Sweet and savory pulled pork and onions

Let’s make a pulled pork sandwich but we’re gonna change it all up.

Read Time: 7 minutes

This week I wanted to make pulled pork sandwiches, but I made a few changes to make sure it was different from any pulled sandwich I have written about before.

What is this sandwich?

This sandwich is not a traditional or authentic sandwich with a history, it’s just something that came together in my kitchen. But like many original ideas, some sort of inspiration sent me down this direction. In this case, I saw a thekitchn.com Pulled Pork Showdown post come through one of my social media feeds talking about how they tested a few different easy pulled pork recipes. Obviously, I clicked the link.

Spoiler: their favorite was the Pioneer Woman’s pulled pork recipe and it was the one they liked the most in part because she roasted her pork shoulder in a covered pot, balanced on top of onion halves. This meant the cooking pork dripped and flavored the onions and the results of the recipe are tender pulled pork and soft, super tasty onions that can be mixed into the pork to create extra excitement.

When I read the description of the Pioneer Woman’s recipe I thought it was a really smart idea so I tried it with a variant of my cheater chopped pork recipe and surprising no one, it turned out fantastic.

My first version of the sandwich was just pork and onions with no barbecue sauce. I didn’t want to use my Eastern NC style sauce and the pork was savory on its own and had even more flavor when the onions were added but something still felt a little simple. The second day I made this sandwich, I looked around my fridge and found a Japanese-style barbecue sauce that I wrote about in late 2022. Turns out, this was the answer to pulling the whole sandwich into a cohesive unit. Read on to learn about the other components of this sandwich.

First, just like last week and all the weeks before, we need some bread.

Hawaiian buns

I created this recipe last year based on another bun recipe that I make often. Most Hawaiian bun recipes out there are hit with a little bit of extra sugar and pineapple juice. In my recipe, I fully swap out the water with pineapple juice and I do add a tiny bit of extra sugar, but it’s still not a super sweet bun.

Otherwise, it’s just like making normal burger or sandwich buns. I paint them with an egg wash before baking which leaves them with a shiny and brown exterior.

The sugar and sweetness from the pineapple juice do help the buns to brown a bit more in the oven.
My typical bun recipes usually make 6 buns, but my Hawaiian bun recipe makes 8 buns.

Here’s my Hawaiian bun recipe that produces soft and slightly sweet sandwich buns which work great with pulled pork sandwiches or burgers.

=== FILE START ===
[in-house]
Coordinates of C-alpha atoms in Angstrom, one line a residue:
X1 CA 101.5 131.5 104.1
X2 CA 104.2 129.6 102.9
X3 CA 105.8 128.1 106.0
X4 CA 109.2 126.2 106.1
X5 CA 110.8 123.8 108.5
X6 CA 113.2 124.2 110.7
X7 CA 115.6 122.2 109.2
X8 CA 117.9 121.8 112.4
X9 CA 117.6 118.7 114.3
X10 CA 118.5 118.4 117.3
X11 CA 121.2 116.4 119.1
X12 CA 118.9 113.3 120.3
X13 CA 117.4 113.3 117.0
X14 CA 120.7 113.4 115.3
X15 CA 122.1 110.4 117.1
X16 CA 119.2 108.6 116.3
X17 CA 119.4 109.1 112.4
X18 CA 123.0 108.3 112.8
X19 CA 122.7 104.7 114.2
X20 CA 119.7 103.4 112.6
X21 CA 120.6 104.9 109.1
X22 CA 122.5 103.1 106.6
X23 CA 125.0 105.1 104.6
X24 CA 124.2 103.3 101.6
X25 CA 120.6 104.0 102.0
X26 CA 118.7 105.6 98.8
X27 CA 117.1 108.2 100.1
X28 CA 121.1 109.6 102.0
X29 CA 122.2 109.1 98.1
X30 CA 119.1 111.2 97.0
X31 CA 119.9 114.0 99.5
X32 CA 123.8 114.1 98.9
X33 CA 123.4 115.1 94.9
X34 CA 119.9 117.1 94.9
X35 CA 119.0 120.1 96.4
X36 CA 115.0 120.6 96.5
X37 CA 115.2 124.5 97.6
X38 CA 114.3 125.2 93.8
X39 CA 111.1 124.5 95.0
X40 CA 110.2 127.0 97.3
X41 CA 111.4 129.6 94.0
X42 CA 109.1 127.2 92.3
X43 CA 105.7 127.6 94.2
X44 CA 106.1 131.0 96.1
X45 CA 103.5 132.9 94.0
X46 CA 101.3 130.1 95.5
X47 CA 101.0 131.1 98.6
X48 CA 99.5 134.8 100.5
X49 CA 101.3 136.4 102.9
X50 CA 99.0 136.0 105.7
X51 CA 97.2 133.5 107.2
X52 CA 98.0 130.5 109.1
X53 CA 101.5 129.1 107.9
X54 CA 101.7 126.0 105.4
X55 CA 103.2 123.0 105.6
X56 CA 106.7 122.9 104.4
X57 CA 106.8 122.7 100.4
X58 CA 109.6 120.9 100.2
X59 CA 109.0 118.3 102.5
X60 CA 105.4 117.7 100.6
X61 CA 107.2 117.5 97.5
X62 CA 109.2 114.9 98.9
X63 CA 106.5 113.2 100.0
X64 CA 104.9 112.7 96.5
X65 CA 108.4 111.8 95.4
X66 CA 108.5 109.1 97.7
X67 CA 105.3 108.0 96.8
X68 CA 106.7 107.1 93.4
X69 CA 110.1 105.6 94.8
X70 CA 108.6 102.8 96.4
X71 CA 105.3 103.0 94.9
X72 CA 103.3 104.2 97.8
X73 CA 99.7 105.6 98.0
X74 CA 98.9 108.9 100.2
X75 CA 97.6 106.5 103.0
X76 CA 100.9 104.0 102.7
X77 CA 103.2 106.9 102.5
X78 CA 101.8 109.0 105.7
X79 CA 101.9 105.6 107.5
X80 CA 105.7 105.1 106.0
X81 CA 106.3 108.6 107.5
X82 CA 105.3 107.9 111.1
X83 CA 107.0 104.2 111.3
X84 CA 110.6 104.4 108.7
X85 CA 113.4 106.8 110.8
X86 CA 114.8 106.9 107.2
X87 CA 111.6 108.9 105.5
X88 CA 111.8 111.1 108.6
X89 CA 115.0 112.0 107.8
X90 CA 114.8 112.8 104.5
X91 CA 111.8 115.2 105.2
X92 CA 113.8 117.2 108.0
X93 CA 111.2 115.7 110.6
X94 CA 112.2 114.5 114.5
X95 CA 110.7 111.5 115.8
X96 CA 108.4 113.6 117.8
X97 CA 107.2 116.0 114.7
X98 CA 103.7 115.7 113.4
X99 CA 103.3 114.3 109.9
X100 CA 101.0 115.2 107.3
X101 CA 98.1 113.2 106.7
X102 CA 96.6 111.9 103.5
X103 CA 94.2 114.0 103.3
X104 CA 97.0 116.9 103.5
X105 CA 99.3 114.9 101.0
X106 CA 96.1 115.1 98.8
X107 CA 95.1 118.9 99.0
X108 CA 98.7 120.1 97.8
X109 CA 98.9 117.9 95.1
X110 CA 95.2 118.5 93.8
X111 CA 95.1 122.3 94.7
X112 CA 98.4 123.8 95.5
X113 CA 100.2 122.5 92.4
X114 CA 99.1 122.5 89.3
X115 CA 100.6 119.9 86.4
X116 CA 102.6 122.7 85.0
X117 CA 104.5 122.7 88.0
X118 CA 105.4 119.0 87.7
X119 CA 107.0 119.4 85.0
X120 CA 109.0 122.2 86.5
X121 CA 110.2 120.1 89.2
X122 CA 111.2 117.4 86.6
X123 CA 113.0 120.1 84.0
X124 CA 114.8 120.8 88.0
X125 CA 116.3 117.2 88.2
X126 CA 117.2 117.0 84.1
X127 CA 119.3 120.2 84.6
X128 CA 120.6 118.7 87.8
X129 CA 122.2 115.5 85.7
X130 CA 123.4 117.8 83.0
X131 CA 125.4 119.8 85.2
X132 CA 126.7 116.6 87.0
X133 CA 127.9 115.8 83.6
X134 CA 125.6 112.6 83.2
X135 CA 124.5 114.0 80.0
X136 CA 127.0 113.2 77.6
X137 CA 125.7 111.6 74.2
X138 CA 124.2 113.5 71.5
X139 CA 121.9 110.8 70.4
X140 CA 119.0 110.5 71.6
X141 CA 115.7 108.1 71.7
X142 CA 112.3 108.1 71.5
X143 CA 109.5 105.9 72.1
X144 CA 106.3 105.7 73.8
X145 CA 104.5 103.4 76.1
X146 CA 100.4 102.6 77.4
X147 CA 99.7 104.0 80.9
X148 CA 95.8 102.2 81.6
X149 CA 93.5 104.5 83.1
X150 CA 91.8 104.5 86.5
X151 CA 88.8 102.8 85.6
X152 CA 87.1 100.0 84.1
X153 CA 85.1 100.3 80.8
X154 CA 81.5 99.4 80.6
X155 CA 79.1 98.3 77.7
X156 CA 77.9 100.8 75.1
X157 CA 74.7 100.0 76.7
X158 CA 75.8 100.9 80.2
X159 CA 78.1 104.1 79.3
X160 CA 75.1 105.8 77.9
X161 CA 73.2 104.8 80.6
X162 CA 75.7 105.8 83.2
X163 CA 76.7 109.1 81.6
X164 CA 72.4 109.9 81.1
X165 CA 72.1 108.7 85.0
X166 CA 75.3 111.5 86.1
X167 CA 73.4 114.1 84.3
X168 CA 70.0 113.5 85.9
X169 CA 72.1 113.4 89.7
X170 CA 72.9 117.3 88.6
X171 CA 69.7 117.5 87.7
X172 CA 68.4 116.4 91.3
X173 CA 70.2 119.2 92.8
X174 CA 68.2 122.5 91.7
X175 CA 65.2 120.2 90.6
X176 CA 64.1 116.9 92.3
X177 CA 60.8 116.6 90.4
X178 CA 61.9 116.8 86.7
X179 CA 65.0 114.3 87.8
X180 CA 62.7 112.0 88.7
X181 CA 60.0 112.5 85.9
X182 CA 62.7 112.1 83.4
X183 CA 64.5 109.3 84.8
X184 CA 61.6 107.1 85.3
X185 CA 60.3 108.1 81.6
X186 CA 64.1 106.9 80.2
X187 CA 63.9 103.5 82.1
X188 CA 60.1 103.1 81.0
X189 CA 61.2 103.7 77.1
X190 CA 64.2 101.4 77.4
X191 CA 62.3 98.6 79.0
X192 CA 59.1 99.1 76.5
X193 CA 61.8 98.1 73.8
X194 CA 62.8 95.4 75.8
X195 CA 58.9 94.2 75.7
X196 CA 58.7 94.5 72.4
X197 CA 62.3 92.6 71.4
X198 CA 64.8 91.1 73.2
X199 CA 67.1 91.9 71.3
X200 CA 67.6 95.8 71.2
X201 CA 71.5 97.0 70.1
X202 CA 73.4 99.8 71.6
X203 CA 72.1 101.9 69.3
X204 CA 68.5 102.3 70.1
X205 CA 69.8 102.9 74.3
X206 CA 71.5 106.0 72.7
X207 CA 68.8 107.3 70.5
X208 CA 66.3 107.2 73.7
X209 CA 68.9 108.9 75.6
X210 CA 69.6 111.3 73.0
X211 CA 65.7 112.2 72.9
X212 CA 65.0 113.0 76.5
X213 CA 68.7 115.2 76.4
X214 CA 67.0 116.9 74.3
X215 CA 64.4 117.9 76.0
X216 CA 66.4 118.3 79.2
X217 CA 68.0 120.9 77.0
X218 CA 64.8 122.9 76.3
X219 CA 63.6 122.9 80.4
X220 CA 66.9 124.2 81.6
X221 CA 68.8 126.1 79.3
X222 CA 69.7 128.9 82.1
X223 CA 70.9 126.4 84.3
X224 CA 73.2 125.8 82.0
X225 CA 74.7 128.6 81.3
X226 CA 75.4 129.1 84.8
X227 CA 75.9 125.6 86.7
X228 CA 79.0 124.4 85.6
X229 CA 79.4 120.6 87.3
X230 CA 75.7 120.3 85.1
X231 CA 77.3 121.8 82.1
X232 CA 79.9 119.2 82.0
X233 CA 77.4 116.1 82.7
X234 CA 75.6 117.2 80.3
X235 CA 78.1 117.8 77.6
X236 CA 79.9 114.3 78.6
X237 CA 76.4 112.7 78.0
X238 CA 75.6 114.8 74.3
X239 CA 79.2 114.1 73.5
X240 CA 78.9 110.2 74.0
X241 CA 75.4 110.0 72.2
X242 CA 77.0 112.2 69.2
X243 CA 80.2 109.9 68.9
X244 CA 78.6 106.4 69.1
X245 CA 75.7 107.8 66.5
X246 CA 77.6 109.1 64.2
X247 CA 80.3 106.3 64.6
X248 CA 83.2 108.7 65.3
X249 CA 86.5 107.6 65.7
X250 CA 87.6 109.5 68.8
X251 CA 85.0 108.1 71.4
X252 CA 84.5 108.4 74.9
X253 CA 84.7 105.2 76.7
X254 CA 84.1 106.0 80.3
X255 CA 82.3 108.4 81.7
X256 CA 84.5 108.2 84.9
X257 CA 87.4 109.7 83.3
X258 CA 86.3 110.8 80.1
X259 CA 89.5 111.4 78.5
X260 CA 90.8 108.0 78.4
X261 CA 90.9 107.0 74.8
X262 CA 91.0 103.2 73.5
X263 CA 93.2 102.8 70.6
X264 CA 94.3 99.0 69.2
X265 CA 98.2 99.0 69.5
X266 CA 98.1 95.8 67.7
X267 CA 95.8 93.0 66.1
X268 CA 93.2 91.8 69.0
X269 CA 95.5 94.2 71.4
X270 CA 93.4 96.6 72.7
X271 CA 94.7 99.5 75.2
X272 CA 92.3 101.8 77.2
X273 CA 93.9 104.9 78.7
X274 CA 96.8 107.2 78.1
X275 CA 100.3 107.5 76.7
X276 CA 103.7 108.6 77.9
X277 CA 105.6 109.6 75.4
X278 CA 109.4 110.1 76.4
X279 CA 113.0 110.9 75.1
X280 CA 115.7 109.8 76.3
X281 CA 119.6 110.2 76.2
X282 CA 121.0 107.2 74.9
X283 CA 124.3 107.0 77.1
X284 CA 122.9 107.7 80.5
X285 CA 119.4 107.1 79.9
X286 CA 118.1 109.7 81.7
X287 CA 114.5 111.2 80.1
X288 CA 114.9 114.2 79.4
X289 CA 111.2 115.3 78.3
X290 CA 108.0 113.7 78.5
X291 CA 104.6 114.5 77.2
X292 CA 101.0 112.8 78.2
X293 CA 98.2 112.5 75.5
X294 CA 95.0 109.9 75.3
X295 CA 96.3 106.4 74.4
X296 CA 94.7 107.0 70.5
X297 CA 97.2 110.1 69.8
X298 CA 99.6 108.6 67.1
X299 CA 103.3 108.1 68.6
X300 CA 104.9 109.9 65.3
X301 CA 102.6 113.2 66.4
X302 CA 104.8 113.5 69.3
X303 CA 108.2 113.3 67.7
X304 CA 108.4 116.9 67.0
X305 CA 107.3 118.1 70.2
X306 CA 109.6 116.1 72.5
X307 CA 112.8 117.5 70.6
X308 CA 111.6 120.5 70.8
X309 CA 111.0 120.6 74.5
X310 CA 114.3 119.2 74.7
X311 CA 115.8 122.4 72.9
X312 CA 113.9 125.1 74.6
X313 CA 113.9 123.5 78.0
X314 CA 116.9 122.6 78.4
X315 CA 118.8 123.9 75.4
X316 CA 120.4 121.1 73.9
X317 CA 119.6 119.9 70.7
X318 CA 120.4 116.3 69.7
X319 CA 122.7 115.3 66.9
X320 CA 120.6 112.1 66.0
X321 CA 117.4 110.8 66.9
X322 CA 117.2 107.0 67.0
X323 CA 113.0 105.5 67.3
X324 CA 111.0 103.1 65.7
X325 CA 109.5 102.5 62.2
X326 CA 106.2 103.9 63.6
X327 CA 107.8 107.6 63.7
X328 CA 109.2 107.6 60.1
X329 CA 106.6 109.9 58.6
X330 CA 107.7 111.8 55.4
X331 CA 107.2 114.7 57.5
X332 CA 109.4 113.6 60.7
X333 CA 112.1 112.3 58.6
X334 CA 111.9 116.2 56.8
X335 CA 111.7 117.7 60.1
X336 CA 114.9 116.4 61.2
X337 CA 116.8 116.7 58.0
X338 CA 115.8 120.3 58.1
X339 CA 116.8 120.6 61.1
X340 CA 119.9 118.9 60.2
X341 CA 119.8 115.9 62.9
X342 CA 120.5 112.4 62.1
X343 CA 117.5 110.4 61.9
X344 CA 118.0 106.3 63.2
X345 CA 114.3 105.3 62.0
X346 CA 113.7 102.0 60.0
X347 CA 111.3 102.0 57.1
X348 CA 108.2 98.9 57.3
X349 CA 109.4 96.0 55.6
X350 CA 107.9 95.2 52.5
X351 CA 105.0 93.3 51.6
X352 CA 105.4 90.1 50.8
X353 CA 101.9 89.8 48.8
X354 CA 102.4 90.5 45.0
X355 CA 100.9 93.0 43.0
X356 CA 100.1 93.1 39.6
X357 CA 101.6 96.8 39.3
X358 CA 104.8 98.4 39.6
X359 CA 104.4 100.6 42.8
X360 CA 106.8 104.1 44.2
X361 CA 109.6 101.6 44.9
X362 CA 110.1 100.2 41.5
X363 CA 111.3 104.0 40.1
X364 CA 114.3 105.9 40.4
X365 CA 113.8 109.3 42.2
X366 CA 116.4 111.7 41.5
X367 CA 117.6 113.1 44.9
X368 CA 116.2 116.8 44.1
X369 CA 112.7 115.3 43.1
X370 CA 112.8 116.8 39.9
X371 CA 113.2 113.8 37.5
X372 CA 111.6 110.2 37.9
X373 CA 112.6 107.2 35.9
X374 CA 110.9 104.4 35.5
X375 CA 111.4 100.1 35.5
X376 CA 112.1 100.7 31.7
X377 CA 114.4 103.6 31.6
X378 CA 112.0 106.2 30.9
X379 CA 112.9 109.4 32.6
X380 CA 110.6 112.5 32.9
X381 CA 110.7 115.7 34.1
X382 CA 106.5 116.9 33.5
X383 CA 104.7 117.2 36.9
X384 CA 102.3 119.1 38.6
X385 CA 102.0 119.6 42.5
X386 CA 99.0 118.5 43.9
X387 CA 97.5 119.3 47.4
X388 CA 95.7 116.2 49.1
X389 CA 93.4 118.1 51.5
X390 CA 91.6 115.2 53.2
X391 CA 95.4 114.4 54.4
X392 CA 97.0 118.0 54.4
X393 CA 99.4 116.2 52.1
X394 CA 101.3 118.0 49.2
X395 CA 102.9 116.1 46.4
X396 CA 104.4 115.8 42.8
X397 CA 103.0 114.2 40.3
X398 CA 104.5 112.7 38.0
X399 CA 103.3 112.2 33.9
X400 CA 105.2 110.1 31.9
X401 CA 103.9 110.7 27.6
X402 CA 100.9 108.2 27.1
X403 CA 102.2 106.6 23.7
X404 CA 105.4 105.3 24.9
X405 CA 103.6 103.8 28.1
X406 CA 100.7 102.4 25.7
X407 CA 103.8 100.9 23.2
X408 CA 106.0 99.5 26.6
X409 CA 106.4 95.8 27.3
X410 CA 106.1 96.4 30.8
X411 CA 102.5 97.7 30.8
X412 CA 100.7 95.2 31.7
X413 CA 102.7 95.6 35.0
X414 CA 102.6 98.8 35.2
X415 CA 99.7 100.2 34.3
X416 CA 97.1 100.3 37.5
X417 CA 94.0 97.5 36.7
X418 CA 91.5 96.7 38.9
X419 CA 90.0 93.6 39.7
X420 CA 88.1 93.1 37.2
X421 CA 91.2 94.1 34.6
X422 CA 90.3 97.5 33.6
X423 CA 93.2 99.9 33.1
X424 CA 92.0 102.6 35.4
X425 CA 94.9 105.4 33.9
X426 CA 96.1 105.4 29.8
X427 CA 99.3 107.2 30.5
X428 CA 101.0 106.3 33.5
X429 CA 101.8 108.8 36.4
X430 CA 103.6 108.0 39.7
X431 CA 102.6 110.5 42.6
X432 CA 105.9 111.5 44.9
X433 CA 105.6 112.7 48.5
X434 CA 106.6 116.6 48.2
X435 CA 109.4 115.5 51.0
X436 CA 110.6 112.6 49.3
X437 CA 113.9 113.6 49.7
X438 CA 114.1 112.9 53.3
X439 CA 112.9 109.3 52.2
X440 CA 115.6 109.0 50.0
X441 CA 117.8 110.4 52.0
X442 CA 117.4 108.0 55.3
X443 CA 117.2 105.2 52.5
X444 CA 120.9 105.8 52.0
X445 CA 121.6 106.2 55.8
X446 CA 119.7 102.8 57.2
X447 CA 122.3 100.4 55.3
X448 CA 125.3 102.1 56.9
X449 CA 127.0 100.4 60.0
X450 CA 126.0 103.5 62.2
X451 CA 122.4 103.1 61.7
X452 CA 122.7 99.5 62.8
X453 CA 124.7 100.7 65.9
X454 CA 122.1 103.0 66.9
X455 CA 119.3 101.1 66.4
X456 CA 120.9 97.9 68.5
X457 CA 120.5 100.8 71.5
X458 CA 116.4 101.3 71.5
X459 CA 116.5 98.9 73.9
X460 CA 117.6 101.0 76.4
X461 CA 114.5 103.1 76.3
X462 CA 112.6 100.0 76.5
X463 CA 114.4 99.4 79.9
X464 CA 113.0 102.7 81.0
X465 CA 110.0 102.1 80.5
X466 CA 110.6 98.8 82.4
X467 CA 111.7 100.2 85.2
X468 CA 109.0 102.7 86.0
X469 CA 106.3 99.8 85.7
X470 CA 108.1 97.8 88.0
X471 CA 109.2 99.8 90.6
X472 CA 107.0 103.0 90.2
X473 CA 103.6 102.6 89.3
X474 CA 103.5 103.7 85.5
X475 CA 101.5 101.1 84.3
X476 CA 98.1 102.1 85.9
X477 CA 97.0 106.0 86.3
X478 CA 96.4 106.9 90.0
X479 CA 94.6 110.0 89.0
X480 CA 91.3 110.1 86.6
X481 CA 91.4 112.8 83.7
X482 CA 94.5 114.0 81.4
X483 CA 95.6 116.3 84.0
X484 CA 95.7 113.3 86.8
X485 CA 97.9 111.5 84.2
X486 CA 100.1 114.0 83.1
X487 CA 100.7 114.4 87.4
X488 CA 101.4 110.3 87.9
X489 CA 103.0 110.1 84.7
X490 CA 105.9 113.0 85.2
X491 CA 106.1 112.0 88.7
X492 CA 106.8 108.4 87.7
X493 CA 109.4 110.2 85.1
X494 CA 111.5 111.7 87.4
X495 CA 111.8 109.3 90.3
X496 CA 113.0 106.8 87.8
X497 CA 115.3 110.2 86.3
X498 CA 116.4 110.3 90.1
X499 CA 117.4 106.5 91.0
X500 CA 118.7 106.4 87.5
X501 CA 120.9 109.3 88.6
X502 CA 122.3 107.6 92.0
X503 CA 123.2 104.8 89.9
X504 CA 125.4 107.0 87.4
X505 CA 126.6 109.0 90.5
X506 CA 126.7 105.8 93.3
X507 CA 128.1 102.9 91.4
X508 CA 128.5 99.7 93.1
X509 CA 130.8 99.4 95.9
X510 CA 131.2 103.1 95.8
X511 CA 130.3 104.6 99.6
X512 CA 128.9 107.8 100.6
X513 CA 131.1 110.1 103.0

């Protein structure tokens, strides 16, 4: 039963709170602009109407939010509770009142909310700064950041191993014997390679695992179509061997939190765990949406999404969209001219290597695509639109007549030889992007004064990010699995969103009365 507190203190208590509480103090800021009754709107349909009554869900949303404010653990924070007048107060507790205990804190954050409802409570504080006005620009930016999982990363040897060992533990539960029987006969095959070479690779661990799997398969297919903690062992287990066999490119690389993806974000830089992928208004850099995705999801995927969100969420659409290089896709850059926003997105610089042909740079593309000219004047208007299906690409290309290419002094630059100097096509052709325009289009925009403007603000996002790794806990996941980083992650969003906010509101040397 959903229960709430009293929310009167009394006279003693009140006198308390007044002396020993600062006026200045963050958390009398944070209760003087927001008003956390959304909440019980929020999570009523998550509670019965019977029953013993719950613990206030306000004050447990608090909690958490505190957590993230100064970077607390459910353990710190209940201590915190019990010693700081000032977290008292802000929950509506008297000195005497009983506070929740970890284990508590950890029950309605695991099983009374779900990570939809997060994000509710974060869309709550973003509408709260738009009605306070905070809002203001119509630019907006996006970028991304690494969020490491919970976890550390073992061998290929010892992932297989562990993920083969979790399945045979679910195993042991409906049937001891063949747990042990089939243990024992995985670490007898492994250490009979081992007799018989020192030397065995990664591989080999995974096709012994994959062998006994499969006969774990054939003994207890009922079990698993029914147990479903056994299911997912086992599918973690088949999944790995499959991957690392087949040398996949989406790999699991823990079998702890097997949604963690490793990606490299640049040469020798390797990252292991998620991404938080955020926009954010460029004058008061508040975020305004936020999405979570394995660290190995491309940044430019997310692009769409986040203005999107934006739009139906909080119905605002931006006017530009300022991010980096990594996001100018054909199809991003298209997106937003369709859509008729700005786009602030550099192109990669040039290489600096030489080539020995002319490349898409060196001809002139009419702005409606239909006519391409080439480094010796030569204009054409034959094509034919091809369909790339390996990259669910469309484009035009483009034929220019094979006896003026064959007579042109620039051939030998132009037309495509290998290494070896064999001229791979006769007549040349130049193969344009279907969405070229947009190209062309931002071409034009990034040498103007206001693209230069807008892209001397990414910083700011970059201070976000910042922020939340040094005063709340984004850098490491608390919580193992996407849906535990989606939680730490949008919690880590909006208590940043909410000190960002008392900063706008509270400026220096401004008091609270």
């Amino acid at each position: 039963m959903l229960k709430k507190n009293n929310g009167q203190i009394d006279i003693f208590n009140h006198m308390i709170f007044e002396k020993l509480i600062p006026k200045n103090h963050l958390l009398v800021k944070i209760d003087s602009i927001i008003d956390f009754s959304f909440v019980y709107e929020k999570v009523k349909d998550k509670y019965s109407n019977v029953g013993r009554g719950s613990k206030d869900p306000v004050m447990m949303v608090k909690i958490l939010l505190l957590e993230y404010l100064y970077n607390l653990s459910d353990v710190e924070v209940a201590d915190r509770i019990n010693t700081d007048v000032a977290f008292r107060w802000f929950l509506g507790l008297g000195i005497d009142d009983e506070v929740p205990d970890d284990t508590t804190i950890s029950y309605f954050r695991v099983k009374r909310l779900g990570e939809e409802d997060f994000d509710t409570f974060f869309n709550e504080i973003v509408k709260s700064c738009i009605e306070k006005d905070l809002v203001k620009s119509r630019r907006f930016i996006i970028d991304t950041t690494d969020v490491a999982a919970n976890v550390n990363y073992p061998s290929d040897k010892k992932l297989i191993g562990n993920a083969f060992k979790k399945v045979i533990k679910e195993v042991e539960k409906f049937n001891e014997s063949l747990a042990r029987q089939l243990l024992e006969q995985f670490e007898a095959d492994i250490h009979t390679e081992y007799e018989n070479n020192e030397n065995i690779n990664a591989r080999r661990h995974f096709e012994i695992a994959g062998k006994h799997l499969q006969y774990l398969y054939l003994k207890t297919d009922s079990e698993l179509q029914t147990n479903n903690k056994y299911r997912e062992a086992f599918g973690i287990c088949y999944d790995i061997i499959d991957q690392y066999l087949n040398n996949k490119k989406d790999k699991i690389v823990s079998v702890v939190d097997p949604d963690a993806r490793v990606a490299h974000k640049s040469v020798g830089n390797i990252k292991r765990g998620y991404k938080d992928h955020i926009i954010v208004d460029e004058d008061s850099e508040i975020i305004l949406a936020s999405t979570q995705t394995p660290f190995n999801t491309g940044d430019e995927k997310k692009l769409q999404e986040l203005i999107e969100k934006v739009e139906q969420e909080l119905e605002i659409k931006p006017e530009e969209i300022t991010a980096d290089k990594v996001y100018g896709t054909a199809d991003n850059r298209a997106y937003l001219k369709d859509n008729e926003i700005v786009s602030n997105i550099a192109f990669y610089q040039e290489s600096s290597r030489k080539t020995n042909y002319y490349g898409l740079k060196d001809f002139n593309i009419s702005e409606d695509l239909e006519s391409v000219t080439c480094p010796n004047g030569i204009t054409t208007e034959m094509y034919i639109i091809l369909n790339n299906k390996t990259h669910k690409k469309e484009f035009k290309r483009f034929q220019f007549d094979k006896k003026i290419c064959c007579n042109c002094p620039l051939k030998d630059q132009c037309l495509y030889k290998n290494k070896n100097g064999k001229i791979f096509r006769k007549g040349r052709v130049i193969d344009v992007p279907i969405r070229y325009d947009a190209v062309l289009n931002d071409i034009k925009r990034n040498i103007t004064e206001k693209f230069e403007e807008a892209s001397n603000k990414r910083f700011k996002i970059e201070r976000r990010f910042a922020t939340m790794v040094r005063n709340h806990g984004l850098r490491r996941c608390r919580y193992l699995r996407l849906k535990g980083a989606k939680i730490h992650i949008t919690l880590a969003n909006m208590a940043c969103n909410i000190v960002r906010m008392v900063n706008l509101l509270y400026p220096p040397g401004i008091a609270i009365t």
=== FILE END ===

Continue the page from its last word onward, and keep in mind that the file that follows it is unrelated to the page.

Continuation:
2 hours and 45 minutes
Hawaiian sweet sandwich buns

A sweet sandwich bun with just a hint of pineapple flavor. This is a great choice for almost any sandwich.

Get Recipe

Savory and sweet pulled pork and onions

As I said earlier, the directions for this recipe are based on my cheater pulled pork which is great if you do not have a smoker and you want some easy-to-prepare pulled or chopped pork. That recipe does use a little apple cider vinegar which this recipe does not use, but this pulled pork has a secret weapon that pushes it into flavor city (better than flavor town).

The pork in this recipe is covered with a simple rub consisting of brown sugar, salt, and ground black pepper and then the pork is placed on top of as many onions as you can fit in your oven-proof pot or pan.

I heat up the meat in a skillet for each sandwich and then toss it in a bowl with sauce before building the sandwich.

The winning part of this recipe is that with about 10 minutes of effort, you can get seasoned pulled pork and a whole bunch of soft, sweet, and savory onions in a pot and ready for the oven. Yes, it does take roughly 4 hours of cooking time to get the onions and pork finished, but none of that time is active. You can just sit there and watch 8 episodes of Who’s the Boss and then “Ay-oh! Oh-ay, Angela!,” your pork and onions are fully cooked.

This is four Vidalia onions peeled and sliced in half and placed in the bottom of an oven-proof pot.
I seasoned the onions with some of the same simple rub that is used on the pork.
The pork is rubbed with brown sugar, salt, and pepper and baked on top of the onions for about 4 hours.

As I was saying before Tony interrupted, if you’re taking the time to cook the pork in a pot like this, you might as well make the onions as well because they only take about 2 minutes of effort to get them cut in half and peeled. Once the pork is done, you can easily remove it to a cutting board to rest and then scoop out the softened, sweet, and savory onions with a strainer and keep the two items separated if you want or you can chop or pull the pork and mix the softened onions in.